In many towns and cities around the world, Friday and Saturday nights see the entertainment districts (or ‘pub street’ in smaller towns) become the focus of evening activity. Groups of people, young and middle aged, dress up in their glad rags and meet up with others in pubs and bars, sitting around, chatting and drinking alcohol. As the evening turns into night, they move on to other venues where the music gets louder, and chatting turns into drunken yelling. Inevitably, the effects of mass intoxication take effect as people part with their earnings to ply themselves with sugary booze – strangers dance, kiss and elope, people get into accidents and fights.
Most will wake up the following day unable to remember what they blew their money on, and spend the rest of the weekend in bed, nursing a sore head, and all those empty calories they consumed will be converted into a few more pounds of fat. Others will wake up in unfamiliar surroundings – a stranger’s bed, a park bench, a police cell, a hospital bed. Some will curse themselves for blowing their money, ruining their diet and behaving recklessly yet again, especially if they don’t remember having any fun.
Some people will spend pretty much every weekend of their lives like this, from their teenage years until they’re carted off to the infirmary. They’ll drink in the same bars, with the same people and never get tired of it. They are happy, they know what they are spending their money and time on, and they like it. Occasionally they might try something different on a Saturday evening, only to realize they miss their regular routine, and get right back to it the following weekend.
For others, it inevitably stops being fun at a certain point. Whether you’re drinking Dom Perignon at Drai’s Las Vegas or Deep Shaft in deepest Tennessee, the very fact that you’re going through the same motions again and again, week after week, can make it feel like a chore. For those who don’t drink, it can be tortuous – what starts out as a fun conversation with friends, just become boring as they watch others turn into idiots and wonder why they continue to waste their time in this way.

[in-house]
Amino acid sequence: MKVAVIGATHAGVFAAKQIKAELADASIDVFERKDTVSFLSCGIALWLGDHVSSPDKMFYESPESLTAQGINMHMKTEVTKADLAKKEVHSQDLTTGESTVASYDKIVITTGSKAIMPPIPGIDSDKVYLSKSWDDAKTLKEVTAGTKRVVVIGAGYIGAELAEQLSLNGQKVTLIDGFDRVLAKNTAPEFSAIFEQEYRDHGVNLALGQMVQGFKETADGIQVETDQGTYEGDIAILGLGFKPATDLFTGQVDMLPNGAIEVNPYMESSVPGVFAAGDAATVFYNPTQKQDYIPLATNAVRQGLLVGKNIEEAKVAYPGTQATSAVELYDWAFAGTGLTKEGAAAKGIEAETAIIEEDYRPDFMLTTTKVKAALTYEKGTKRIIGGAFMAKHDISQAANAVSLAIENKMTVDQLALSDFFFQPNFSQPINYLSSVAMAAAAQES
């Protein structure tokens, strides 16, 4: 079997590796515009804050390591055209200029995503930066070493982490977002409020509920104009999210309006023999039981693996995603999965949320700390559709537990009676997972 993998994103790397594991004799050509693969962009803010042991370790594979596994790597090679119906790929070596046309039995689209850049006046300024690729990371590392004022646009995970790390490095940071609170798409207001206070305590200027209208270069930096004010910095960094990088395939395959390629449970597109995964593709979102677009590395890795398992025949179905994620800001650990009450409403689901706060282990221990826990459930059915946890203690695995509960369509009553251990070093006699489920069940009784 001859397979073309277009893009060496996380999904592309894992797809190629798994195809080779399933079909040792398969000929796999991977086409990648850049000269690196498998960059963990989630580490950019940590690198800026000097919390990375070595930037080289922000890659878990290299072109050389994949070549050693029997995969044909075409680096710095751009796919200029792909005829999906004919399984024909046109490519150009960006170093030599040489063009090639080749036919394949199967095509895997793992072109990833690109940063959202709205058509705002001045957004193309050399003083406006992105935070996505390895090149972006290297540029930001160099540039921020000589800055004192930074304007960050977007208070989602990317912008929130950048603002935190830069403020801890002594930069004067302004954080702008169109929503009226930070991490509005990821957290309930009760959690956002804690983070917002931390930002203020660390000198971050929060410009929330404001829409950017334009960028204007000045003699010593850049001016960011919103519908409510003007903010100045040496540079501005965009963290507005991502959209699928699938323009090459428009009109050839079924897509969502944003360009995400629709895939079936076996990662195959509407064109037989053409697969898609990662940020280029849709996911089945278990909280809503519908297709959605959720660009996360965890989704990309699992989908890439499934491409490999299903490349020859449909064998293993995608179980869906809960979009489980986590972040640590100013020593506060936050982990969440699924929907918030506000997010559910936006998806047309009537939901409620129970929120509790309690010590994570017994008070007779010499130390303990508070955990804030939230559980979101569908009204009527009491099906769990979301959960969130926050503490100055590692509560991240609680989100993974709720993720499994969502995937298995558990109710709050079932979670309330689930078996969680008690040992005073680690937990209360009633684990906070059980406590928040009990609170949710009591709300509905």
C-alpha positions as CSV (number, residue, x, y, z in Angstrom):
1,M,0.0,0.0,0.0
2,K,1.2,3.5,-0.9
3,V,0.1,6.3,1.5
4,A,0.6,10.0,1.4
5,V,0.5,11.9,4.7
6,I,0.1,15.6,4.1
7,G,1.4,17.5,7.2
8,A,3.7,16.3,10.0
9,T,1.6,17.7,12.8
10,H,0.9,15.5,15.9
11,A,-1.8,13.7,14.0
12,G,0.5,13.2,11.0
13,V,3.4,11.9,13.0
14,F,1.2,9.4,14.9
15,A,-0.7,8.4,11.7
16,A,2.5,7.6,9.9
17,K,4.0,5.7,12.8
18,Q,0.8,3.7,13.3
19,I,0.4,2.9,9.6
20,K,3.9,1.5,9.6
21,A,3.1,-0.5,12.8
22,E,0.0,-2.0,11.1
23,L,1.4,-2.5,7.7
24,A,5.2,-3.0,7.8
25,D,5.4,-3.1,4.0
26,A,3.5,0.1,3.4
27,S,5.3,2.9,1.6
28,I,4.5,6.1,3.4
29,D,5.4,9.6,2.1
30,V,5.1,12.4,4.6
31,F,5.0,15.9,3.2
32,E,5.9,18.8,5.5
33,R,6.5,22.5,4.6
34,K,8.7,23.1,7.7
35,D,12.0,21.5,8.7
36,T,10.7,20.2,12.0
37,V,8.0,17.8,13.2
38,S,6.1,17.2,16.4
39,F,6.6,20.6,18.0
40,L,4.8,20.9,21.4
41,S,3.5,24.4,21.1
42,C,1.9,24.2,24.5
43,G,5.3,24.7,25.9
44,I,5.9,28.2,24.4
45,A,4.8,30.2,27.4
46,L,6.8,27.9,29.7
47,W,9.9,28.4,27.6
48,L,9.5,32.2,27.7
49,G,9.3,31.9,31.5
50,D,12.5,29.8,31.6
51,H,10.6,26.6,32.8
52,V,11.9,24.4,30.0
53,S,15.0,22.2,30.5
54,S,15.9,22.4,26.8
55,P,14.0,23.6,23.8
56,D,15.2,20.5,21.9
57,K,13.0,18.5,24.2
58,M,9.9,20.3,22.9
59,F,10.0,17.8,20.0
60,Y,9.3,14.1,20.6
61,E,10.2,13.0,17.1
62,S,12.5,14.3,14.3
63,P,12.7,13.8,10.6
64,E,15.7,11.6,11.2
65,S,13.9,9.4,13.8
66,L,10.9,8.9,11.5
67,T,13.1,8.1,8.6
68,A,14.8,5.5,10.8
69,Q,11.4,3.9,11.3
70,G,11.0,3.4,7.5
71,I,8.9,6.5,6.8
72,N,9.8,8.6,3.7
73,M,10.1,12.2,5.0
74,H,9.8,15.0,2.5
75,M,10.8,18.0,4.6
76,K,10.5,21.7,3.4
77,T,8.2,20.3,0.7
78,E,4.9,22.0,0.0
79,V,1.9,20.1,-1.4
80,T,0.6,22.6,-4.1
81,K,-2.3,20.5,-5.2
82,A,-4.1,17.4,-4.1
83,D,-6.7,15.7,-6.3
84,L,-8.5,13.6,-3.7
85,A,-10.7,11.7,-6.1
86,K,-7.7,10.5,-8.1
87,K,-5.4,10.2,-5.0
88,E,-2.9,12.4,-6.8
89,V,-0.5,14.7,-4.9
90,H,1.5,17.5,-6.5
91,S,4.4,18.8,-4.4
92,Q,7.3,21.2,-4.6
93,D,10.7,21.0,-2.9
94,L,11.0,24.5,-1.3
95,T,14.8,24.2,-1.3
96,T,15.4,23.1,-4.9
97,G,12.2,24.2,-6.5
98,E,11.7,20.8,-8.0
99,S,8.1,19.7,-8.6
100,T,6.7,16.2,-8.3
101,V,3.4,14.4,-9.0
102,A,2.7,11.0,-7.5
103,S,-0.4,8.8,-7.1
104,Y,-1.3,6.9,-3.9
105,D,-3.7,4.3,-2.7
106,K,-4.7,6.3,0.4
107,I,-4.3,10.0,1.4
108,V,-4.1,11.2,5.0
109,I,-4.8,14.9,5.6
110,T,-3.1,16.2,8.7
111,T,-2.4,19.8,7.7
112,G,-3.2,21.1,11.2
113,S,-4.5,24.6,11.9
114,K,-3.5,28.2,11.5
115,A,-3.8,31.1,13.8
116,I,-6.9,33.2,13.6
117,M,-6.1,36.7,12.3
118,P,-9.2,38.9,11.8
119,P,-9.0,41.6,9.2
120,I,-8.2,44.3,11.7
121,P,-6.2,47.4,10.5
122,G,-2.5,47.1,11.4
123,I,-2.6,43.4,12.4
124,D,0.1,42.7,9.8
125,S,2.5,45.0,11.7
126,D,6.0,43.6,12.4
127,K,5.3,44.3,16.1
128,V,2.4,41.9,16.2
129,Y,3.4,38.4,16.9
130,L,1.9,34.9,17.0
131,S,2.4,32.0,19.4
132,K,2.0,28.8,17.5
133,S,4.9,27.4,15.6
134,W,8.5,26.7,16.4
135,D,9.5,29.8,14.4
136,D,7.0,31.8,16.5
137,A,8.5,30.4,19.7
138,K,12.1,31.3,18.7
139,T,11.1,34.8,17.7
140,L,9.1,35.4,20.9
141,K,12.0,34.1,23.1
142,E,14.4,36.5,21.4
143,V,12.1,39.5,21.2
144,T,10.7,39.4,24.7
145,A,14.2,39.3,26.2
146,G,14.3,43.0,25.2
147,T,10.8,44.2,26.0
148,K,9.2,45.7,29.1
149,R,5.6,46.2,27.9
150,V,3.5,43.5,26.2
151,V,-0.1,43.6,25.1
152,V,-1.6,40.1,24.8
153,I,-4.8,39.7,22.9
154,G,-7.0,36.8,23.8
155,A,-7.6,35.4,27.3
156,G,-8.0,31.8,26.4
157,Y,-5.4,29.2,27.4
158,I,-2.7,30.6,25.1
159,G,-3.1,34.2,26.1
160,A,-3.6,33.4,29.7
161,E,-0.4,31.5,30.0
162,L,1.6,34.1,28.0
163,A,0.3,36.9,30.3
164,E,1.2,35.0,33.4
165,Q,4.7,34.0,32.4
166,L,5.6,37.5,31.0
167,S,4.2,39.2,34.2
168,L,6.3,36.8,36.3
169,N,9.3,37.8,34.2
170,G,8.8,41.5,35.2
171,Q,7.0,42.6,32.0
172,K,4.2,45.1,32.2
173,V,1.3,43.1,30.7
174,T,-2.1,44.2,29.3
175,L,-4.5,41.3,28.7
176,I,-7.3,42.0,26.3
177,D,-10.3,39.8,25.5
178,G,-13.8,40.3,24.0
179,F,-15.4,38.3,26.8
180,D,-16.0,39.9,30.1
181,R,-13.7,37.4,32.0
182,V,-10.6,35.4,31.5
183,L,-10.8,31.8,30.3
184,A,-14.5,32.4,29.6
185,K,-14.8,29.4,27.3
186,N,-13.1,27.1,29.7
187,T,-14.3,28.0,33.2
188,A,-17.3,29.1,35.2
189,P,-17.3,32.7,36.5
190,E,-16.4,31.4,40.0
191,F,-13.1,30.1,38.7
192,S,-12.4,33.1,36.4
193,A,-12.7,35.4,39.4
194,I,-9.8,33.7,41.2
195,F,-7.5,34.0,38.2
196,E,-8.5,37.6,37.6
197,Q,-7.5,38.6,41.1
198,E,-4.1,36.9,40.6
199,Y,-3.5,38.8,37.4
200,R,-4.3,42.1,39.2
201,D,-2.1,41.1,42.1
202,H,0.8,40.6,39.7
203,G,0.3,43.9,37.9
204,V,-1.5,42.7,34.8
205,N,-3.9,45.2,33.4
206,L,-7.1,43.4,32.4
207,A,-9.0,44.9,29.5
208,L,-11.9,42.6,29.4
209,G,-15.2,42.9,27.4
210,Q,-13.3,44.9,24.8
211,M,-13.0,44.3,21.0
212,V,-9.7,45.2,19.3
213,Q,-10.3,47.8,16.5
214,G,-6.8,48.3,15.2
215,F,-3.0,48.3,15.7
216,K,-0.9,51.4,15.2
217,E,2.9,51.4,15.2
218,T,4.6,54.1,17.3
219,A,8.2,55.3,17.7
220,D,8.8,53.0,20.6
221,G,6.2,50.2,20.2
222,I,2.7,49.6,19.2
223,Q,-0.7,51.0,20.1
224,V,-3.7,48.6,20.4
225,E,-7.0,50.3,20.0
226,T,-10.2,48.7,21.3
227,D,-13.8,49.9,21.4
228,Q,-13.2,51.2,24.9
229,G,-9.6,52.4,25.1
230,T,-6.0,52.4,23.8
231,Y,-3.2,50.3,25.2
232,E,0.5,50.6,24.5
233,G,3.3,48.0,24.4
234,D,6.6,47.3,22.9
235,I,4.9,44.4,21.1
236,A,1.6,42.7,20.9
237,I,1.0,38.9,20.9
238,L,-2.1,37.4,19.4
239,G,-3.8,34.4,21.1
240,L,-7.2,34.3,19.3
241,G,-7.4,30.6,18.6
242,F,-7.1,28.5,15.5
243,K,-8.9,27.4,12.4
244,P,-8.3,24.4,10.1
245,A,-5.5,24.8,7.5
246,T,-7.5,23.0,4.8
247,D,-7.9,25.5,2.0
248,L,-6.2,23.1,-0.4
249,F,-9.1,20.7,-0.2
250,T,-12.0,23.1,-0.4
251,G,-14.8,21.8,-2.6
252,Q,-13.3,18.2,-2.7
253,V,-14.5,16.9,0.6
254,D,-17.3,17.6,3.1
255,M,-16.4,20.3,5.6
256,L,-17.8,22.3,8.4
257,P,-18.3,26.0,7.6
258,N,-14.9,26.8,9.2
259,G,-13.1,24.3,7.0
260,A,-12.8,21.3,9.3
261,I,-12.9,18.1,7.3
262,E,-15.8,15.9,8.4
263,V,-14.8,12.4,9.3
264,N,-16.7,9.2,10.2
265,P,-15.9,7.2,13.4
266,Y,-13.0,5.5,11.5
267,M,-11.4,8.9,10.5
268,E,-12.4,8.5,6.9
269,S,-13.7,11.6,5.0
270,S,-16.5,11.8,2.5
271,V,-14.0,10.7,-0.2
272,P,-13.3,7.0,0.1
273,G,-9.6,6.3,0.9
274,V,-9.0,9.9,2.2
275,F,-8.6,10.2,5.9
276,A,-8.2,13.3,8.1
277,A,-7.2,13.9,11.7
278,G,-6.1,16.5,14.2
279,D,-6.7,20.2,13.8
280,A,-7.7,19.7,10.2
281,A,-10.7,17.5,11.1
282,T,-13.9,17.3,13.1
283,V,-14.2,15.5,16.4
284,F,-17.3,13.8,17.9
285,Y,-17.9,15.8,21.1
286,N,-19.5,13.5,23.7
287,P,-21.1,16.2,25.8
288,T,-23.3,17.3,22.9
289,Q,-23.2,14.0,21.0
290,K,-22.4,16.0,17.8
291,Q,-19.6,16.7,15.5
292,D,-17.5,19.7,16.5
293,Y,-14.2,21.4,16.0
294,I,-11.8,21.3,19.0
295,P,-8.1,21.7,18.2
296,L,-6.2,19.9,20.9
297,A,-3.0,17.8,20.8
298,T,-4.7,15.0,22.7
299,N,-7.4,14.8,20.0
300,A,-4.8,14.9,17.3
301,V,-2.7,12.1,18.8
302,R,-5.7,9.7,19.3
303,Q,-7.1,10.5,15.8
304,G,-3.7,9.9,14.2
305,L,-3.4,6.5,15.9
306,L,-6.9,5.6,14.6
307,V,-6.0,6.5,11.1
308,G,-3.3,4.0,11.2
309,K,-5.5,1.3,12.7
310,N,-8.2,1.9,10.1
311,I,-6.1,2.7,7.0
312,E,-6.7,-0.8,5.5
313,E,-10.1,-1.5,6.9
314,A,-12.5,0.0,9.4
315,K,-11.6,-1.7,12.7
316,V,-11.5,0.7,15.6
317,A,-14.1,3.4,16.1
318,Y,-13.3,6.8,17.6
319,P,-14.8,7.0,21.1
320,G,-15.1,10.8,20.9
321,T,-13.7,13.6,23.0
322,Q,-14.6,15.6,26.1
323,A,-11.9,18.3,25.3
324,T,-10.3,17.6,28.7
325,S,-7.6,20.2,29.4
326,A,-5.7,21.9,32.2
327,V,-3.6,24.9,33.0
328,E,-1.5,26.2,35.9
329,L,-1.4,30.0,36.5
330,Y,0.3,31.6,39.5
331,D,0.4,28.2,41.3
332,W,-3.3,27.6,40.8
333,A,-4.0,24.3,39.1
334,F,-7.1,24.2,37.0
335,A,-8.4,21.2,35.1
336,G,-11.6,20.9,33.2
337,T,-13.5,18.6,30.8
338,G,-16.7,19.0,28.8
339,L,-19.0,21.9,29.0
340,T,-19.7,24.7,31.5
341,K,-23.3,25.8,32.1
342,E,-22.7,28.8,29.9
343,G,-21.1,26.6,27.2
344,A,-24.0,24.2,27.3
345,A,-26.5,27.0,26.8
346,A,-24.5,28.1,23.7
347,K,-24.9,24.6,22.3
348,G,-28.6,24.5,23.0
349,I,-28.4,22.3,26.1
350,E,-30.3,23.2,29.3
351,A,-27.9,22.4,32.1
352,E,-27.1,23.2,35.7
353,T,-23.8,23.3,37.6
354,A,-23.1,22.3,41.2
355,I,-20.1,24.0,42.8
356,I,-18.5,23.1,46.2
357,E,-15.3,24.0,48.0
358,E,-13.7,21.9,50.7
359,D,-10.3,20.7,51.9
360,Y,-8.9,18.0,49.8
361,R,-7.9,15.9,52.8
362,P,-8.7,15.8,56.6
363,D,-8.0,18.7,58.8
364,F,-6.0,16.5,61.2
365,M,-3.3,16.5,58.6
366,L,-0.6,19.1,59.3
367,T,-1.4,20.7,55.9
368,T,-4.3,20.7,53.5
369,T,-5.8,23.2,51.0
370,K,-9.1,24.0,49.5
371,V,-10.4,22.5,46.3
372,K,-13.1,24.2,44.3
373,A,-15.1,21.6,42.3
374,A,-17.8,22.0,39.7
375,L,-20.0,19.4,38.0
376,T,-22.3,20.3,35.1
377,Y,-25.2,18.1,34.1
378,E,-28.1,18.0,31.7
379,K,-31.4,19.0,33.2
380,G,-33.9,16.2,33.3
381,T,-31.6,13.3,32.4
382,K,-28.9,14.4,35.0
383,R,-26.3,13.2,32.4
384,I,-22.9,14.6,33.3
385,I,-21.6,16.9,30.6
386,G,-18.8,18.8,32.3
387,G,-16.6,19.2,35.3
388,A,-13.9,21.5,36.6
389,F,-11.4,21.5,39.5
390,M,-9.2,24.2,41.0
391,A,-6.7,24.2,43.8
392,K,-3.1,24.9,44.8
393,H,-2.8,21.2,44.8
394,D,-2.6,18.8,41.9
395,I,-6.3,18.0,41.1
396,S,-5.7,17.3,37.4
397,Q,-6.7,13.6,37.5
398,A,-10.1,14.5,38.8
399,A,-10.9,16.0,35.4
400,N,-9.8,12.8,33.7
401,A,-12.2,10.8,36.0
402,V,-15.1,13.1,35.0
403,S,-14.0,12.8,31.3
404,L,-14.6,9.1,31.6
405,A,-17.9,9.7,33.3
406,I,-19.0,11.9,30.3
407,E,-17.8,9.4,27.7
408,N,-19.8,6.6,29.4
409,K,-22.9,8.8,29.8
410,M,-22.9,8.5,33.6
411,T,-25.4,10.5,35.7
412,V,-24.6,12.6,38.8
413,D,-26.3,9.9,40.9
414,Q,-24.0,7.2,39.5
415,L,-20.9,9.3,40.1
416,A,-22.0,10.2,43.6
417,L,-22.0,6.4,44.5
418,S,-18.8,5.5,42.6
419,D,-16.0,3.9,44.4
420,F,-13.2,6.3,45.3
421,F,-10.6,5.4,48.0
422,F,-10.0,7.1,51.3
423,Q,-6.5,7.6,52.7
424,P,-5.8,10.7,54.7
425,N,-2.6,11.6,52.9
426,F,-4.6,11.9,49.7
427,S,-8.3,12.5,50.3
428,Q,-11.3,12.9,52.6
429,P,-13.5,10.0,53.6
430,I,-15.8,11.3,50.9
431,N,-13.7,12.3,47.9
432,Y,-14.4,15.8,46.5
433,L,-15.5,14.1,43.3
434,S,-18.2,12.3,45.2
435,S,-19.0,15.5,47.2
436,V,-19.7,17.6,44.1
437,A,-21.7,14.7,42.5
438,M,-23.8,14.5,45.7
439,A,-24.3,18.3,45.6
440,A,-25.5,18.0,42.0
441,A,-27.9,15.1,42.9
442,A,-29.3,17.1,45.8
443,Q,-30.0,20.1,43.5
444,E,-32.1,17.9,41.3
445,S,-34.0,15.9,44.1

There are, of course, alternatives to boozy nights out, and plenty of them. In big cities, you can enjoy the other aspects of nightlife – the theater, the opera, concerts, big sports games and so on. In medium-sized cities, nightlife away from bars is usually restricted to a few cinemas, bowling alleys and restaurants. That’s great once in a while, but the appeal of ten-pin bowling can wear out even quicker than that of a sticky-floored dive bar.
A simple alternative to having a night out, is to have a night in. If you have a group of friends, you can go to a different person’s home each weekend, bring along any food or drinks you want to consume. If the weather isn’t great you could just listen to music, play board games or computer games, cards or just chat as you would in a bar or a pub. When the weather is good, it’s nice to sit outside, have a barbecue, dip your feet in the pool and so on.
Alternatively, you could arrange a day out somewhere interesting each weekend. Invest in a good pair of sunglasses from somewhere like http://www.sunglasspicks.com/men/, as you’ll be needing them for the drive to the beach, fishing or hunting.
Joining or starting an activity group is a great way to have fun, socialize and do something positive, which doesn’t have to harm your wallet or your health. There’s no limit on the types of ideas you could base it on. One particular hobby interest that is making waves at the moment is drone racing. If you and your friends share skills such as product design, engineering, videography, piloting and so on, you could build your own drone and enter it as a team in one of the upcoming drone racing leagues. These leagues are proving themselves to be wildly popular, with over a million online viewers of streamed races. They are finally attracting big name sponsors such as Pepsi, and this fall will see ESPN beam live drone racing into homes around the country.